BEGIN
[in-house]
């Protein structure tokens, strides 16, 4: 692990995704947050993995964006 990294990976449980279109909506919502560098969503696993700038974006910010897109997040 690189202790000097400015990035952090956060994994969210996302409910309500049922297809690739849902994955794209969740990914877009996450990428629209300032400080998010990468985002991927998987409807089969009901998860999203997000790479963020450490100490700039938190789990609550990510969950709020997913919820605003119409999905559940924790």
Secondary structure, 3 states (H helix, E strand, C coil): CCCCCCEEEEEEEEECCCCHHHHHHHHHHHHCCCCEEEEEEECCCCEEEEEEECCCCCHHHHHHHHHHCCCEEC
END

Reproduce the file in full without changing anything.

[in-house]
């Protein structure tokens, strides 16, 4: 692990995704947050993995964006 990294990976449980279109909506919502560098969503696993700038974006910010897109997040 690189202790000097400015990035952090956060994994969210996302409910309500049922297809690739849902994955794209969740990914877009996450990428629209300032400080998010990468985002991927998987409807089969009901998860999203997000790479963020450490100490700039938190789990609550990510969950709020997913919820605003119409999905559940924790």
Secondary structure, 3 states (H helix, E strand, C coil): CCCCCCEEEEEEEEECCCCHHHHHHHHHHHHCCCCEEEEEEECCCCEEEEEEECCCCCHHHHHHHHHHCCCEEC